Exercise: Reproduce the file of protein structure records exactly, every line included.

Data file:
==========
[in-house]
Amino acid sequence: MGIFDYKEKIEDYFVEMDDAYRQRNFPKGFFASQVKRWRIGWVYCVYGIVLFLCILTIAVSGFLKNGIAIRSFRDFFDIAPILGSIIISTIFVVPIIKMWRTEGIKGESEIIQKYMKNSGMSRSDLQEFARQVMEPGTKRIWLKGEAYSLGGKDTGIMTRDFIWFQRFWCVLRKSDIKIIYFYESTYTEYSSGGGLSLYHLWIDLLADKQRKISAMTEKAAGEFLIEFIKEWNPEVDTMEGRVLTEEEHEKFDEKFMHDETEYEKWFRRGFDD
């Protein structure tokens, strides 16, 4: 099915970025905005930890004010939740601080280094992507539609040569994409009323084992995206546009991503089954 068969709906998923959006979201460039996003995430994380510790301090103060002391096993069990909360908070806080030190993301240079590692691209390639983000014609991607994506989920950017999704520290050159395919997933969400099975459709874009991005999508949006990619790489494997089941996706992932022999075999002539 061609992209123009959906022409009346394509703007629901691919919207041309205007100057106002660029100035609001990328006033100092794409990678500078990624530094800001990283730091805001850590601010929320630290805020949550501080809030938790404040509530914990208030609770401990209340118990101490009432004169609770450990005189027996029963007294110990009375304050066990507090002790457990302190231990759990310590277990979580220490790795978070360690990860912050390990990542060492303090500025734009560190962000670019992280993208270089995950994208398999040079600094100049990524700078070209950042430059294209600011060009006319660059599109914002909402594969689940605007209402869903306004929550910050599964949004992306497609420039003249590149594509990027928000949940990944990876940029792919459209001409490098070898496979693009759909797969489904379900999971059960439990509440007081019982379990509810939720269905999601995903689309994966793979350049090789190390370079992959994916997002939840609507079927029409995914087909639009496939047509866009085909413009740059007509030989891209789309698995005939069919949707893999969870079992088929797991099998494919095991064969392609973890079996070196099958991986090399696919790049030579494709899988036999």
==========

[in-house]
Amino acid sequence: MGIFDYKEKIEDYFVEMDDAYRQRNFPKGFFASQVKRWRIGWVYCVYGIVLFLCILTIAVSGFLKNGIAIRSFRDFFDIAPILGSIIISTIFVVPIIKMWRTEGIKGESEIIQKYMKNSGMSRSDLQEFARQVMEPGTKRIWLKGEAYSLGGKDTGIMTRDFIWFQRFWCVLRKSDIKIIYFYESTYTEYSSGGGLSLYHLWIDLLADKQRKISAMTEKAAGEFLIEFIKEWNPEVDTMEGRVLTEEEHEKFDEKFMHDETEYEKWFRRGFDD
């Protein structure tokens, strides 16, 4: 099915970025905005930890004010939740601080280094992507539609040569994409009323084992995206546009991503089954 068969709906998923959006979201460039996003995430994380510790301090103060002391096993069990909360908070806080030190993301240079590692691209390639983000014609991607994506989920950017999704520290050159395919997933969400099975459709874009991005999508949006990619790489494997089941996706992932022999075999002539 061609992209123009959906022409009346394509703007629901691919919207041309205007100057106002660029100035609001990328006033100092794409990678500078990624530094800001990283730091805001850590601010929320630290805020949550501080809030938790404040509530914990208030609770401990209340118990101490009432004169609770450990005189027996029963007294110990009375304050066990507090002790457990302190231990759990310590277990979580220490790795978070360690990860912050390990990542060492303090500025734009560190962000670019992280993208270089995950994208398999040079600094100049990524700078070209950042430059294209600011060009006319660059599109914002909402594969689940605007209402869903306004929550910050599964949004992306497609420039003249590149594509990027928000949940990944990876940029792919459209001409490098070898496979693009759909797969489904379900999971059960439990509440007081019982379990509810939720269905999601995903689309994966793979350049090789190390370079992959994916997002939840609507079927029409995914087909639009496939047509866009085909413009740059007509030989891209789309698995005939069919949707893999969870079992088929797991099998494919095991064969392609973890079996070196099958991986090399696919790049030579494709899988036999």